Bill Gates Says ‘America First’ Endangers U.S. Influence in Africa

By Gerrit De Vynck and Marie Mawad

Bill Gates speaks with Bloomberg News Editor-in-Chief John Micklethwait at the World Economic Forum in Davos.

Bill Gates, co-founder of Microsoft Corp. and the second-richest person in the world, said there’s a danger that U.S. President Donald Trump’s “America First” approach could damage the U.S.’s influence in Africa in the long term.

Other countries like China are continuing to push into the African continent, and the U.S. should not pull back, Gates said in an interview with Bloomberg News Editor-in-Chief John Micklethwait in Davos, Switzerland. The Bill & Melinda Gates Foundation has spent about $12 billion on global health projects in the last five years, focusing on diseases like malaria and tuberculosis.

In “the balance of hard power versus soft power, the U.S. uniquely has a ratio emphasizing hard power and I’d hate to see it go even further,” Gates said. “You don’t want to give up your soft power tools.”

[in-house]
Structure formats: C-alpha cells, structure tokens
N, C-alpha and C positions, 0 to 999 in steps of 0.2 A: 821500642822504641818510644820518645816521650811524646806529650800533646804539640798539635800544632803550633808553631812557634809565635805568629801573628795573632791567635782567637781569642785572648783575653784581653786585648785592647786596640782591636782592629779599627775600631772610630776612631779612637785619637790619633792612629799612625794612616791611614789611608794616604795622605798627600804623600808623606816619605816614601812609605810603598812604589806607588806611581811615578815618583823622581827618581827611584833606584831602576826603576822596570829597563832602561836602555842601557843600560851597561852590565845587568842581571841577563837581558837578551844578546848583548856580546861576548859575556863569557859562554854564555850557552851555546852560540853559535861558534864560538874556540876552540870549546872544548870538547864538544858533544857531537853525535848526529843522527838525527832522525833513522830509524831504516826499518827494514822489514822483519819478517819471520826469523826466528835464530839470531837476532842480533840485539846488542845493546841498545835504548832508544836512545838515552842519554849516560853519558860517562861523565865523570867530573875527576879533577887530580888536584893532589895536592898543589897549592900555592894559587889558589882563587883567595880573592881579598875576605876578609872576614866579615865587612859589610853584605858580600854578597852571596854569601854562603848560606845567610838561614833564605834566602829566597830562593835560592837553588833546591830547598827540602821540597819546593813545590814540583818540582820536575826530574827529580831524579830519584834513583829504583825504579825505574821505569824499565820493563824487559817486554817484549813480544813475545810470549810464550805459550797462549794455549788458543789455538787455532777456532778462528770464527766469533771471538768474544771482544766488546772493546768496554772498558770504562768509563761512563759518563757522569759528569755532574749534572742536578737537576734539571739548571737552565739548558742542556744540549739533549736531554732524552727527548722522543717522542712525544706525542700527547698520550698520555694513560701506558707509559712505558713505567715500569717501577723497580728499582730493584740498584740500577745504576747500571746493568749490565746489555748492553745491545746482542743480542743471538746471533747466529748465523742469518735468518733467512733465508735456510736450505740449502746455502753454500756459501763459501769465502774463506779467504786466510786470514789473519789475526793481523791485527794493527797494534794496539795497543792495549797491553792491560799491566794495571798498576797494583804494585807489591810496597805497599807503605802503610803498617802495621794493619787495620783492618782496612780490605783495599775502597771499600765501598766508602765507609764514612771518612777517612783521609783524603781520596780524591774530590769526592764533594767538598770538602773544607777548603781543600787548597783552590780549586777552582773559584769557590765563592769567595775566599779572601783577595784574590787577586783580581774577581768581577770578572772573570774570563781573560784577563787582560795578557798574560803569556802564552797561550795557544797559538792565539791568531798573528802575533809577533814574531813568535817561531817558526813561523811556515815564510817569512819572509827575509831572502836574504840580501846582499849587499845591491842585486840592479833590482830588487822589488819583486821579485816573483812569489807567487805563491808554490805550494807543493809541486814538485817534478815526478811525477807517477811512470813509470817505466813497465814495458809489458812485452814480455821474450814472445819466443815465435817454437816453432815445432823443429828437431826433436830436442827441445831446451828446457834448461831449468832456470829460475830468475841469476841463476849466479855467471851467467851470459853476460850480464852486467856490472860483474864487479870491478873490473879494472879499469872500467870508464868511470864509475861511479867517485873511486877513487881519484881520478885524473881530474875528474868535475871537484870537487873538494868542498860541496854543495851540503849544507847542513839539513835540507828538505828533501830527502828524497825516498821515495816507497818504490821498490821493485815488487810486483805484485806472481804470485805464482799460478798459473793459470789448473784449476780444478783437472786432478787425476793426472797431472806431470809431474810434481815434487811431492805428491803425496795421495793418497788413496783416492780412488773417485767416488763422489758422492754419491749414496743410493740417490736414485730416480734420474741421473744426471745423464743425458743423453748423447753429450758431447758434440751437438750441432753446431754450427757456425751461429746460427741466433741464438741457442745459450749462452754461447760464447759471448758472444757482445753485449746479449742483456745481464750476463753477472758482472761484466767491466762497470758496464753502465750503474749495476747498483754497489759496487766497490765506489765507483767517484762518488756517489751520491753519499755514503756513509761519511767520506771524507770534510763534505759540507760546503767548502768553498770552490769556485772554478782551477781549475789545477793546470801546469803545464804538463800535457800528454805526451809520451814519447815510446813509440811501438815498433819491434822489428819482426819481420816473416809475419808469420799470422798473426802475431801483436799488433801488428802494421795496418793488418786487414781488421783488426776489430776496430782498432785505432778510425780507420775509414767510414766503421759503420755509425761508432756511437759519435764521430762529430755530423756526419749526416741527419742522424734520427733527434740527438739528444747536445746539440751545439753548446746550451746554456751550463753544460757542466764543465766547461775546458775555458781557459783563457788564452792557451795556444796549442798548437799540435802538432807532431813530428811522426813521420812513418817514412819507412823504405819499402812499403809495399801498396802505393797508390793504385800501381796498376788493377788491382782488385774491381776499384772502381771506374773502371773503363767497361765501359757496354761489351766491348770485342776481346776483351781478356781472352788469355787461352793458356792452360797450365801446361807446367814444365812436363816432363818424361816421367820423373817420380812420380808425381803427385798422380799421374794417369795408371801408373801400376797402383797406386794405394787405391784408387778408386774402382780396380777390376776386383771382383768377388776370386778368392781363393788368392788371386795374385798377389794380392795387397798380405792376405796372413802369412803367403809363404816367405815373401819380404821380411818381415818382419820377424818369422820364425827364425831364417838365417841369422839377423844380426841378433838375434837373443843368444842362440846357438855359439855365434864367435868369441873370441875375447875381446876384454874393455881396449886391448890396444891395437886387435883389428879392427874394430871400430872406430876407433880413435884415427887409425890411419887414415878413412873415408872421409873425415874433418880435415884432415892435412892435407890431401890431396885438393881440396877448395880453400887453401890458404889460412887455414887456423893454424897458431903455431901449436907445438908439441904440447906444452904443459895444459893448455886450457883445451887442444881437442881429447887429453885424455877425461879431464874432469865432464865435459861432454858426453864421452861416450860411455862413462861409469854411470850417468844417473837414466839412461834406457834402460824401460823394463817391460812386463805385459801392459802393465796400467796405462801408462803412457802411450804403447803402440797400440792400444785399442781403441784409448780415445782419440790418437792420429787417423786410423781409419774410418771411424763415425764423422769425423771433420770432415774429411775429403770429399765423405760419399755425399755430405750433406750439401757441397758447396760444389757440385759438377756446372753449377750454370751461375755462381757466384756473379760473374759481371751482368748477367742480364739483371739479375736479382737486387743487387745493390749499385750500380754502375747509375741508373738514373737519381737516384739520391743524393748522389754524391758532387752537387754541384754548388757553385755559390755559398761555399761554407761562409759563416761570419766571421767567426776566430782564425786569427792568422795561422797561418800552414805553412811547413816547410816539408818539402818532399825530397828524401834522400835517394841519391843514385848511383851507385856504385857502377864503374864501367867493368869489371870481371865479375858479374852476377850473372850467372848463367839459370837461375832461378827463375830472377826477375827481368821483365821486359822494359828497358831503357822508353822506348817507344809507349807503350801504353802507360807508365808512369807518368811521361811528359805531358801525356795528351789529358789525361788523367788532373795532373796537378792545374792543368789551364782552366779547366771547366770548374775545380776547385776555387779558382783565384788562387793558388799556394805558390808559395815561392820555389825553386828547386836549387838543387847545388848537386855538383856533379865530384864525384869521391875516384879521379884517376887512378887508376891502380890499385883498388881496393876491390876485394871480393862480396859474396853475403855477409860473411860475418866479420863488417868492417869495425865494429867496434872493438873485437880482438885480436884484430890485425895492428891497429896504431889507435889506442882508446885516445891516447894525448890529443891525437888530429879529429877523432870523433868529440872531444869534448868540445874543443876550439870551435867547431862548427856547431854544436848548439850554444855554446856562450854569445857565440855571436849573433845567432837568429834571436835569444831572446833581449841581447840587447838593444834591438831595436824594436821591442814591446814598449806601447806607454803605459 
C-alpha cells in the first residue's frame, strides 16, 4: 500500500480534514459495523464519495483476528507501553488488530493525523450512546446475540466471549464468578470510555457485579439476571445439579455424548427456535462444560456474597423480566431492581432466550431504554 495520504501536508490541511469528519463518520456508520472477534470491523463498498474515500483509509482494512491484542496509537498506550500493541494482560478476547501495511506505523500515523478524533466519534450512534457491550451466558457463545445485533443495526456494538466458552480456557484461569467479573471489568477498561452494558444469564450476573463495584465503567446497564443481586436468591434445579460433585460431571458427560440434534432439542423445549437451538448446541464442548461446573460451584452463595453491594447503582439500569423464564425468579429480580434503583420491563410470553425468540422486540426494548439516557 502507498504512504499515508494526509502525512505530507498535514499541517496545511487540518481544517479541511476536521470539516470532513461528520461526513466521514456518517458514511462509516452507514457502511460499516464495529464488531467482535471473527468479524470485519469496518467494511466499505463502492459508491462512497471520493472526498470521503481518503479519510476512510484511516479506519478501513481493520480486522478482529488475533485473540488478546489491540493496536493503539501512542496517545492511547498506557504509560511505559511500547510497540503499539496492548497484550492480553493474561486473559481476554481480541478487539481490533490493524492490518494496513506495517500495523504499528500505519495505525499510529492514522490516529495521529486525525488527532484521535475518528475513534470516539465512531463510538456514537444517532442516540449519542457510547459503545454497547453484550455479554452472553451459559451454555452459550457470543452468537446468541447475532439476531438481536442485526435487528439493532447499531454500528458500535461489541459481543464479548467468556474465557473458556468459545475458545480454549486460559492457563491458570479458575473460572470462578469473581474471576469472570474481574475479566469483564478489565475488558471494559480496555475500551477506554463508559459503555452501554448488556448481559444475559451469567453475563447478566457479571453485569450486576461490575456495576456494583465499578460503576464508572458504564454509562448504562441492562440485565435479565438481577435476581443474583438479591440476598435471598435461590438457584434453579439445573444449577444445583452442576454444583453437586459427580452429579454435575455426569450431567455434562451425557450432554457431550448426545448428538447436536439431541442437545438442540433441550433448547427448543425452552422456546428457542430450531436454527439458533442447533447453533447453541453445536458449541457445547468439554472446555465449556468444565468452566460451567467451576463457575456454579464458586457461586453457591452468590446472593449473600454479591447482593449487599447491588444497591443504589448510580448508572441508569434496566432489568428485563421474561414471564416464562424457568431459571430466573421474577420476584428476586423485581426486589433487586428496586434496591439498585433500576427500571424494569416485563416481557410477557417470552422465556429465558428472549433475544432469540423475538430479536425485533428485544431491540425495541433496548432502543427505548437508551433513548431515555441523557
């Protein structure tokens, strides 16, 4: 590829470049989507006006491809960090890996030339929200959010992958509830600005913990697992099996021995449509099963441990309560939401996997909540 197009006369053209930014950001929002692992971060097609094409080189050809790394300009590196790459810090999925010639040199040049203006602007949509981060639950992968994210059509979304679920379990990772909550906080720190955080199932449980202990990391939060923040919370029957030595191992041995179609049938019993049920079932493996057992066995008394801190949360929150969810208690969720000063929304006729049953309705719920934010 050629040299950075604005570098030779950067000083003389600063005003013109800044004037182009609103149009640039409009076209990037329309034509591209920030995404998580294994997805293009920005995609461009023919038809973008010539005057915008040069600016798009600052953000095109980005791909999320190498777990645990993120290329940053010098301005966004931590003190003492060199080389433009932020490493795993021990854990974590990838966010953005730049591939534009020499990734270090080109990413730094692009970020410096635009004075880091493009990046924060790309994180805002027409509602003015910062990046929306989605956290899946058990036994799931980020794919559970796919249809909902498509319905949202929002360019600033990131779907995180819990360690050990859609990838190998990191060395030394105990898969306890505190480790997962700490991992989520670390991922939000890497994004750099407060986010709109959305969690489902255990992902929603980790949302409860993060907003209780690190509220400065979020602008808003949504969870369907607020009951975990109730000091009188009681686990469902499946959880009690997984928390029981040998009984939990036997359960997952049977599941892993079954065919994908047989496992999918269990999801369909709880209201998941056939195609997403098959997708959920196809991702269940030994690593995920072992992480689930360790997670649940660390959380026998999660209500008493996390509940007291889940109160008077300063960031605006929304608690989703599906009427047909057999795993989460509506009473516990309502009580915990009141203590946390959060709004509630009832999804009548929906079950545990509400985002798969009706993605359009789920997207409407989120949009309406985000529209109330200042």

Trump has questioned the value of funding for developing countries, sometimes saying other nations benefit from the U.S. without reciprocating. The president has proposed cutting funding for malaria, though Gates said he’s optimistic that won’t happen.

 Gates is stepping up funding for malaria in Central America, joining with the Carlos Slim Foundation and the Inter-American Development Bank to spend $83.6 million over the next five years fighting the disease in that region. Still the core of the organizations’ effort is in Africa, which is at the heart of the battle.

The U.S. should concentrate more on helping the world’s poor, Gates said.
“That’s the area where I’ve chosen to take the wealth that was created through Microsoft,” Gates said. “I understand that money can be very well spent. I’m in there saying let’s keep up the good work.”

After years of declines, the mosquito-borne disease is becoming more stubborn in some countries as different strains of the disease develop immunity against certain drugs. Private companies should keep investing to improve the tools used to suppress malaria, Gates said, even if it’s not a profitable enterprise for them.

“The community needs to get its act together,” he said.



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